Content Creators: Yes Theory

November 28, 2020 2 of 8

I really thought I was going to make it to eight posts today, but then I went back to bed and slept until I woke up naturally and now it’s 2:30 pm. So maybe not. But we’ll try.

I think I found Yes Theory because YouTube recommended them to me. Nothing really exciting there. Now I’m trying to remember which video I started with. I’m pretty sure it was the one where two of their members went on a bus ride from Miami to Seattle. Yeah, looking at it, I think that was it. That was in October of 2019, and I enjoyed that so much I went back and watched their entire body of work.

Yes Theory started out as a comedy channel called Project 30, which was three young men (Ammar Kandil (from Egypt), Matt Dajer (born in NYC, raised in Paris), and Thomas Bragg (born in Paris to Swedish parents)) spending 30 days doing things they’d never done before, like dancing in public with strangers. A fourth young man, Derin Emre (from Turkey) started out as just the camera man, but by the end of Project 30 often appeared on camera as well.

The four original members of Yes Theory met in Montreal. Matt and Thomas met during college and then Thomas met Ammar at a party. They then met Derin through a mutual friend. There’s a whole video about exactly how they met, and this is just a sort of Cliff’s Notes version.

They were searching for meaning in their lives and decided that they wanted to make videos that made an impact on the world. Their first impactful video actually was covered on the news. Right after the terrorist attacks in Paris in 2015, Ammar, Matt, and Thomas wore t-shirts explaining that they were, in order, left to right, from NYC, a muslim from Egypt, and from Paris. Derin also wore one saying he was from Turkey, but he didn’t really appear on camera. They stood in a train station in Montreal holding hands with signs saying that they’re roommates, best friends, and brothers. Then people came up to talk to them and hug them, which looks really unsafe from the COVID world we’re living in today, but the video still gives me goosebumps.

After Project 30, they stayed together and created more videos, evolving into what they called Generation Y Not and doing more elaborate things, including getting Matt into Montreal Fashion Week as a model, telling bad jokes in public places, sneaking into expensive hotels, and so forth.

After about a year, they were offered a chance to move to California and make videos for money and they changed their name to Yes Theory.

The meaning of the name “Yes Theory” is that they believe that saying “yes” to things that make you uncomfortable are the things that help you grow the most. And I’ve done quite a few since then and it certainly seems that they might be right.

Over time, their lineup has changed. Stress between the United States and Turkey led Derin to return to Canada. He still appears in videos from time to time. When they first moved to California, they opened their home to a bunch of their friends, who appeared in some of their videos. Matt’s younger brother, also named Thomas, started out as an editor but he spends a lot of time in front of the camera now. I’m sure that the lineup will change more in the future.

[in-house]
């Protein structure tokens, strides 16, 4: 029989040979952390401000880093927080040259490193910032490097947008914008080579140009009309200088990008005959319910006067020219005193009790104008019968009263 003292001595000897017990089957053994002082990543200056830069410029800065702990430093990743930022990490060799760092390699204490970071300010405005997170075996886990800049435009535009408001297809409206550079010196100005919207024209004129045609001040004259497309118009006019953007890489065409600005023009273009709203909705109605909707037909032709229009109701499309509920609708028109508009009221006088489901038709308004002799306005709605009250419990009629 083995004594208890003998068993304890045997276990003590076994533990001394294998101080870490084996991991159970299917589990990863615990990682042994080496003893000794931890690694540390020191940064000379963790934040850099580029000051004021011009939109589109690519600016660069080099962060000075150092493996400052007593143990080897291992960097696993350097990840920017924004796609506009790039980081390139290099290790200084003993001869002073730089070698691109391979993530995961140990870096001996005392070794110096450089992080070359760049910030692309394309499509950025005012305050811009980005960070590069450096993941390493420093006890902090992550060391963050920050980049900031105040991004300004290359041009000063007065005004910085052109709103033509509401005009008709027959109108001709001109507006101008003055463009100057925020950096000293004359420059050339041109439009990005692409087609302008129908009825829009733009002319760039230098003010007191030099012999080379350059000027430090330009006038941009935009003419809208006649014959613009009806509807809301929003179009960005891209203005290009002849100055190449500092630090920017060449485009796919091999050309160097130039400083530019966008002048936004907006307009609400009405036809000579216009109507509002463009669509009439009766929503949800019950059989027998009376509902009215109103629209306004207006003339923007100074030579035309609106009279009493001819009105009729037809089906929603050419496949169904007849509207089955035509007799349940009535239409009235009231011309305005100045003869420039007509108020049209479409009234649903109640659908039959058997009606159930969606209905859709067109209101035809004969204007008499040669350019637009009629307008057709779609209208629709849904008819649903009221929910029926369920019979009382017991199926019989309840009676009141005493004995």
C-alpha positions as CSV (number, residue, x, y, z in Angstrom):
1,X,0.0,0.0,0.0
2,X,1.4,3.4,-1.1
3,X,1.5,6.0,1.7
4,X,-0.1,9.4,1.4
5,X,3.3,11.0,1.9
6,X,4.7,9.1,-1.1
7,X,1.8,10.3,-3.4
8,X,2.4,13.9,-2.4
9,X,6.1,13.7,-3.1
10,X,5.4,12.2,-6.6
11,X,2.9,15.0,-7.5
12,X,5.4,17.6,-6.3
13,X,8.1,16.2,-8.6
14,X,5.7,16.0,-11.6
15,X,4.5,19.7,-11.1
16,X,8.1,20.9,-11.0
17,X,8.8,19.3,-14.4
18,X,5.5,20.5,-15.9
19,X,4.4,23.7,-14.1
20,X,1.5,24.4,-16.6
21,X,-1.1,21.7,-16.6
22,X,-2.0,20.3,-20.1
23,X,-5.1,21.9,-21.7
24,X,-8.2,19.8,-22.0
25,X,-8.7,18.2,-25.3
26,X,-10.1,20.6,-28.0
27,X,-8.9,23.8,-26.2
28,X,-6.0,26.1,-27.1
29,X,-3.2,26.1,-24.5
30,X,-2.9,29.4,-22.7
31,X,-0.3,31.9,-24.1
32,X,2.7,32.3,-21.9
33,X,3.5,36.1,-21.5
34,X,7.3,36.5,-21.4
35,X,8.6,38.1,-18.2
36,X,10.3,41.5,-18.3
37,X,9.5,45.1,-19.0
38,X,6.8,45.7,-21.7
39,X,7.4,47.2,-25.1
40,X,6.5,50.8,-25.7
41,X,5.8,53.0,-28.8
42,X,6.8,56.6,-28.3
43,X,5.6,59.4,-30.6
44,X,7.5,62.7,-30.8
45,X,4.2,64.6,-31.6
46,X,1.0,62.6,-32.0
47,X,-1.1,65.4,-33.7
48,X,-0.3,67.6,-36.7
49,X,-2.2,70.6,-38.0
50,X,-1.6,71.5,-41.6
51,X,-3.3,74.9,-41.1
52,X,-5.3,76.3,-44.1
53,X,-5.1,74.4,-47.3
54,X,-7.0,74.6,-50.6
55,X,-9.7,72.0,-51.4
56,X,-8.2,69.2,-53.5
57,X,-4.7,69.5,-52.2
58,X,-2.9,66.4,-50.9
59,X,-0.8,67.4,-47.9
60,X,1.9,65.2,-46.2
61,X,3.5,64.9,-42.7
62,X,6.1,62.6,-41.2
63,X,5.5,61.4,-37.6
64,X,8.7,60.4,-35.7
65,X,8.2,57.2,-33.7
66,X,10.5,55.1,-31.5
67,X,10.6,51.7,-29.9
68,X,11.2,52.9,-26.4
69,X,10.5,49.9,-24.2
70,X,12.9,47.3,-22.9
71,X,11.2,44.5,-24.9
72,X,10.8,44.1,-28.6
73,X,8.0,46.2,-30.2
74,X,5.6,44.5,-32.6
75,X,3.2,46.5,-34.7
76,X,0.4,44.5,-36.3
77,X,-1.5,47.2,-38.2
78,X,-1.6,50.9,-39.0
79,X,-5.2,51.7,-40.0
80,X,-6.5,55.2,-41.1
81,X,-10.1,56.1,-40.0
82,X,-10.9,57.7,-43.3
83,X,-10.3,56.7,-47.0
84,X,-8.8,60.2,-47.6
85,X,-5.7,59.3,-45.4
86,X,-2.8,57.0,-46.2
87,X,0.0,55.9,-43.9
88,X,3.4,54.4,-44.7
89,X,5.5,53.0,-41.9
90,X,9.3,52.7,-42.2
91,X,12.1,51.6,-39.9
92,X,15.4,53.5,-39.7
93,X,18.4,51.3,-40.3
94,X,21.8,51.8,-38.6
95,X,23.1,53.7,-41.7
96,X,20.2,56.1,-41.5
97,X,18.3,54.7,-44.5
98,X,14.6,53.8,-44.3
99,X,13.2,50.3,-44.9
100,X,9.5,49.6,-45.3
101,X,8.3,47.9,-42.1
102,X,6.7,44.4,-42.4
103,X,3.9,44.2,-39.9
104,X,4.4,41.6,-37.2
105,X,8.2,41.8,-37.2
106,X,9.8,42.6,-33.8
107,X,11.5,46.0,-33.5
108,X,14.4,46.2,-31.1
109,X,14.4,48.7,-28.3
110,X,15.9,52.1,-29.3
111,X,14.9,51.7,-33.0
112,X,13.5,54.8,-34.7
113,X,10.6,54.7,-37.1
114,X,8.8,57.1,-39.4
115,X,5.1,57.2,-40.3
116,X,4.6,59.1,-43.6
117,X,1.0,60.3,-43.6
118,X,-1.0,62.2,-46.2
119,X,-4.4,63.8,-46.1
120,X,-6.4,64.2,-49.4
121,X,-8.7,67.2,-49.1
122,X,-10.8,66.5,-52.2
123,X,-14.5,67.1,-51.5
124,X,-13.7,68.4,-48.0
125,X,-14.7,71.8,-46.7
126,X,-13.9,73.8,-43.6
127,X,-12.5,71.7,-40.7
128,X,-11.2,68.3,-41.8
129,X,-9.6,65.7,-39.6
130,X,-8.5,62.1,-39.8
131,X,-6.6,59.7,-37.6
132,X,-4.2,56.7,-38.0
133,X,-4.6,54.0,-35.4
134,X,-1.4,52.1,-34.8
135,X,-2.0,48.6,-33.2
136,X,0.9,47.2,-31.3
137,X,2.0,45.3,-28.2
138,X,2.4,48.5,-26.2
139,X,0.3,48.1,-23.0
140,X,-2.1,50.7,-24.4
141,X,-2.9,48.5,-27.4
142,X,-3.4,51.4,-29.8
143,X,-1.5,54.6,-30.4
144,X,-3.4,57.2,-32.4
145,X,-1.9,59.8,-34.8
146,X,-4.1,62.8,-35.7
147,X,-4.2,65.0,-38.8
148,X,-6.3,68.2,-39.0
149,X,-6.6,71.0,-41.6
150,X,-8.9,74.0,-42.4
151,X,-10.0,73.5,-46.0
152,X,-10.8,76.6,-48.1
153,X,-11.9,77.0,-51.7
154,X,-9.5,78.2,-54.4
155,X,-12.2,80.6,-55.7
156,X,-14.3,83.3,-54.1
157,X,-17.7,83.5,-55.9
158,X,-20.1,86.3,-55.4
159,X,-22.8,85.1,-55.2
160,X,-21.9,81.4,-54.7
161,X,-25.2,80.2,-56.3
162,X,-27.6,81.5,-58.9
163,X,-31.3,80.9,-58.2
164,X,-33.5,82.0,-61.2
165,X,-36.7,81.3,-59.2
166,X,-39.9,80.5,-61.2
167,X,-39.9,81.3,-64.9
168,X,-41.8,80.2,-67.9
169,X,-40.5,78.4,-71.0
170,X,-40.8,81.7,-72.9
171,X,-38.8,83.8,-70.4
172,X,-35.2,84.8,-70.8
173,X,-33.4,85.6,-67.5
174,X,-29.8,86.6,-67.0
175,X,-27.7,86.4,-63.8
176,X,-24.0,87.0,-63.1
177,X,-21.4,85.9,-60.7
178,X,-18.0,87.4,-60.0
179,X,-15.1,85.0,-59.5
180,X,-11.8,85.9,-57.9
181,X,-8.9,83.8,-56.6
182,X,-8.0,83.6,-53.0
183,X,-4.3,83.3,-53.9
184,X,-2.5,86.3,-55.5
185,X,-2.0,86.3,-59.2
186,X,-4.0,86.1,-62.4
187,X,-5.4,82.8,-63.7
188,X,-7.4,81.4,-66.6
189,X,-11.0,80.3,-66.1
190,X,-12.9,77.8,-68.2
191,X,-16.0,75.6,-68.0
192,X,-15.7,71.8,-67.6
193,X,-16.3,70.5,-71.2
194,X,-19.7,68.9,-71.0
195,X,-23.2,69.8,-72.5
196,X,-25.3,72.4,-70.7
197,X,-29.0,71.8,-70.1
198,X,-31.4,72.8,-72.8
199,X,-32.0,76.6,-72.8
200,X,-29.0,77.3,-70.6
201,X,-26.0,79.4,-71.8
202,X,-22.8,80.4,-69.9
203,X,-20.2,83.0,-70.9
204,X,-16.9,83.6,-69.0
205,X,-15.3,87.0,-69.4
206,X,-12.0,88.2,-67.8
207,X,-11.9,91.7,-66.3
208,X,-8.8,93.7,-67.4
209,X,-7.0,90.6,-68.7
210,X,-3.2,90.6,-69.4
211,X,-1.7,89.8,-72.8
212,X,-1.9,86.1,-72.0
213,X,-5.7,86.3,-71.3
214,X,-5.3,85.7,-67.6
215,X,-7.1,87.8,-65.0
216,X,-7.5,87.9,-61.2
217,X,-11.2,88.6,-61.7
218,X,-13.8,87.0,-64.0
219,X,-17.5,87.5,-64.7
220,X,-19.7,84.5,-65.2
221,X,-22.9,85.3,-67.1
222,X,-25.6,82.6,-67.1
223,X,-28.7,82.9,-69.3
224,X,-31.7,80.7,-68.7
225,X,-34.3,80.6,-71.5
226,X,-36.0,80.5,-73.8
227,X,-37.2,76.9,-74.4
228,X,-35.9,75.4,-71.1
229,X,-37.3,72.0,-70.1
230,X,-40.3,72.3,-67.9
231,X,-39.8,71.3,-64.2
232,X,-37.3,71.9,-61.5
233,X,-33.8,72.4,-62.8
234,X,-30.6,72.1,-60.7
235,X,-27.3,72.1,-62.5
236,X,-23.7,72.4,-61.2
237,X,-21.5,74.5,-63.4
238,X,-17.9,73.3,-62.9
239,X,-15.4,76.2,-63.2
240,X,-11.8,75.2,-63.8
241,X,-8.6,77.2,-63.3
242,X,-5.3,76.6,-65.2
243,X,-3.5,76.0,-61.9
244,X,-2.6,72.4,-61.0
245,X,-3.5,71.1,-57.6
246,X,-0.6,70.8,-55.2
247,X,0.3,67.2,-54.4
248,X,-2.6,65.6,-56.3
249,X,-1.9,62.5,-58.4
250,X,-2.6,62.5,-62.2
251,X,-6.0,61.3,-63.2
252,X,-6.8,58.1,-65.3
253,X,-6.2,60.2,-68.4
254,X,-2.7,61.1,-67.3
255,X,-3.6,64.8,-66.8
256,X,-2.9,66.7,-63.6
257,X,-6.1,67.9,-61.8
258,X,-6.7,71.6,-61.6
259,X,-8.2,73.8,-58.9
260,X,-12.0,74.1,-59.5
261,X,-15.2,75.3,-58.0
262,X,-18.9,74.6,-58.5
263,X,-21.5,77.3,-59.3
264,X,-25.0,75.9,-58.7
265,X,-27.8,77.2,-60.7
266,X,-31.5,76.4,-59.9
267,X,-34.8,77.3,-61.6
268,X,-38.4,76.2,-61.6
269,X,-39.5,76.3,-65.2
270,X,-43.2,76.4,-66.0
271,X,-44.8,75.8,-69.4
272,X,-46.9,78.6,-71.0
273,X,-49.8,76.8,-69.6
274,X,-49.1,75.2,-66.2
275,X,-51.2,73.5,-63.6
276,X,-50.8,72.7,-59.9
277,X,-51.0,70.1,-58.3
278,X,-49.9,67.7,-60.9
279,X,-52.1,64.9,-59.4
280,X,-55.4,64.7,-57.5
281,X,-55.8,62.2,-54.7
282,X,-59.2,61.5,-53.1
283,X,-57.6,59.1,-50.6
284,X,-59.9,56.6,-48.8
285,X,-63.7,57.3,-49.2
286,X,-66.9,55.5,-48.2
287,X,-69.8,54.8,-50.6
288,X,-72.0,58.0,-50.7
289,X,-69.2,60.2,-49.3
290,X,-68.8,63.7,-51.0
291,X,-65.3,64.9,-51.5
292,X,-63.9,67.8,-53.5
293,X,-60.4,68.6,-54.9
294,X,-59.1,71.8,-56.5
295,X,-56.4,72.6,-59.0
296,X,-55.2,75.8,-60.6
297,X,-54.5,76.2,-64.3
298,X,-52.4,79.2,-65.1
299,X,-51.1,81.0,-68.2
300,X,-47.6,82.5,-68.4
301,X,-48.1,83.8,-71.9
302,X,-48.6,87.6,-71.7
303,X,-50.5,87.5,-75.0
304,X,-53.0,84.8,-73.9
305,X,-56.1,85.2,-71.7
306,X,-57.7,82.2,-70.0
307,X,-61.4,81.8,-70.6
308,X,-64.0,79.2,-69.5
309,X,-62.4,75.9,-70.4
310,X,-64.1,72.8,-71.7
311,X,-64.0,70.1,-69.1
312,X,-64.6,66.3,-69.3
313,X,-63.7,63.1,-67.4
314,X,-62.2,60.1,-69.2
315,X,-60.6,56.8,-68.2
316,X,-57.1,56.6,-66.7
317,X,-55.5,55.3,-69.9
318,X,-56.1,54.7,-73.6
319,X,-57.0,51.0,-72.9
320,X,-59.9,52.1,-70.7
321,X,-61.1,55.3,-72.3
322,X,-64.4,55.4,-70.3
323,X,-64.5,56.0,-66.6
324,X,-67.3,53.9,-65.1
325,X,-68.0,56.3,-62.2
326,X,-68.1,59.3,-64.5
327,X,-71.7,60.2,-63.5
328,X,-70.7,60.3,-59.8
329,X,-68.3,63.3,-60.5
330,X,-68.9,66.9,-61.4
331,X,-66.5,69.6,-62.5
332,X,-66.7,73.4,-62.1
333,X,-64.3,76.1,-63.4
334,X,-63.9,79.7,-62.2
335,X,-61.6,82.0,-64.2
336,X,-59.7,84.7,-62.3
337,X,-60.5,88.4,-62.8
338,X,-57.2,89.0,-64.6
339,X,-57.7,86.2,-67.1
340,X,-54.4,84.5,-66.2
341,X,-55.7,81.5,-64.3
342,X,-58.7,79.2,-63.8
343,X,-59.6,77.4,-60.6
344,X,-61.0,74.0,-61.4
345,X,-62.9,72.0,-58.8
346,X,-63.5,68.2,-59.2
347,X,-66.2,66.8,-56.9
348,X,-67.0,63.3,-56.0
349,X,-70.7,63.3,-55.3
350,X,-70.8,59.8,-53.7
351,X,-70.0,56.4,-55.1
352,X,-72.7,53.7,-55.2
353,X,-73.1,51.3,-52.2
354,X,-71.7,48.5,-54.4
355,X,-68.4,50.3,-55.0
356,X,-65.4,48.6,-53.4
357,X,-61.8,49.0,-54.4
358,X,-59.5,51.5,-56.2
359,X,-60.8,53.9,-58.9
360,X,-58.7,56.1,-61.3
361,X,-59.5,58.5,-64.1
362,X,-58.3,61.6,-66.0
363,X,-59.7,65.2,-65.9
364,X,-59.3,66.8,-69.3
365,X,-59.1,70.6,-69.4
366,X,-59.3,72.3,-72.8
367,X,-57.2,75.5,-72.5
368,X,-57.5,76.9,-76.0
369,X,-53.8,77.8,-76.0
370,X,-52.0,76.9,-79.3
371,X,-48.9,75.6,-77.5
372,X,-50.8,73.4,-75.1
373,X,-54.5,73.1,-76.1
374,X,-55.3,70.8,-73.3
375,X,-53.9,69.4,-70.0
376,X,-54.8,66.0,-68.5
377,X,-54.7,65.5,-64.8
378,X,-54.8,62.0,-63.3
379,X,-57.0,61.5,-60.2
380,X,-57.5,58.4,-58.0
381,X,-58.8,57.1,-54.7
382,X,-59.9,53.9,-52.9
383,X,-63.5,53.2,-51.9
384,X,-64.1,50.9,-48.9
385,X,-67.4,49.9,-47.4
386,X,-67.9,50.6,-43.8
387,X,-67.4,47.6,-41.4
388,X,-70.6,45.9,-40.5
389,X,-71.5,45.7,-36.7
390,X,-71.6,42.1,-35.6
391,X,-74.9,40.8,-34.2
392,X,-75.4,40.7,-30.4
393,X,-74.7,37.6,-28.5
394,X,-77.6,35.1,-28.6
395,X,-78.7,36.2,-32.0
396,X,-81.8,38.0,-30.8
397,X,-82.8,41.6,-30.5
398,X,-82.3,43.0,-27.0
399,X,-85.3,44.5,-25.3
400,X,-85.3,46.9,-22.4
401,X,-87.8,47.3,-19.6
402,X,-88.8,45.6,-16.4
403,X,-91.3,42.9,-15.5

They’ve gone to a bunch of other countries (including, but not limited to, France, Egypt, Italy, Colombia, and Cuba). They’ve taken some of their followers, and also some strangers, on adventures with them. And if you’re aware that Will Smith went bungee jumping out of a helicopter over the Grand Canyon on his 50th birthday, well, that was Yes Theory. It started with a dream that Ammar had.

And, for me, my life hasn’t changed too much from Yes Theory (it has only been a year so far). I’m still going to my regular job and living in my suburban house. But I do leave my comfort zone once in a while. I go to concerts in Spanish. I walk for distance in new-to-me parts of the city. I tried to go state parking by myself with Mila a couple of weeks ago. And their videos allow me to dream of the travel and adventures I want to do. Seeing them do it means that someday, if I can ever get my financial ducks in a row, I can do it too.

For our Gratuitous Amazon Link, we have Nancy’s Mysterious Letter, by Carolyn Keene. A while back, there was a lot of angst about Dynamite Comics killing off Nancy in honor of Nancy’s 80th birthday this year. My first thought was of this book. Nancy gets a letter addressed to Nancy Smith Drew (our Nancy doesn’t have a middle name) in Nancy’s Mysterious Letter. I wondered if that was the Nancy Drew who was going to die. Spoiler: No Nancys died in the comic book. Nancy faked her death.

I really need to reboot my computer. This post has taken an hour and a half. Much of that was waiting for pages to load.

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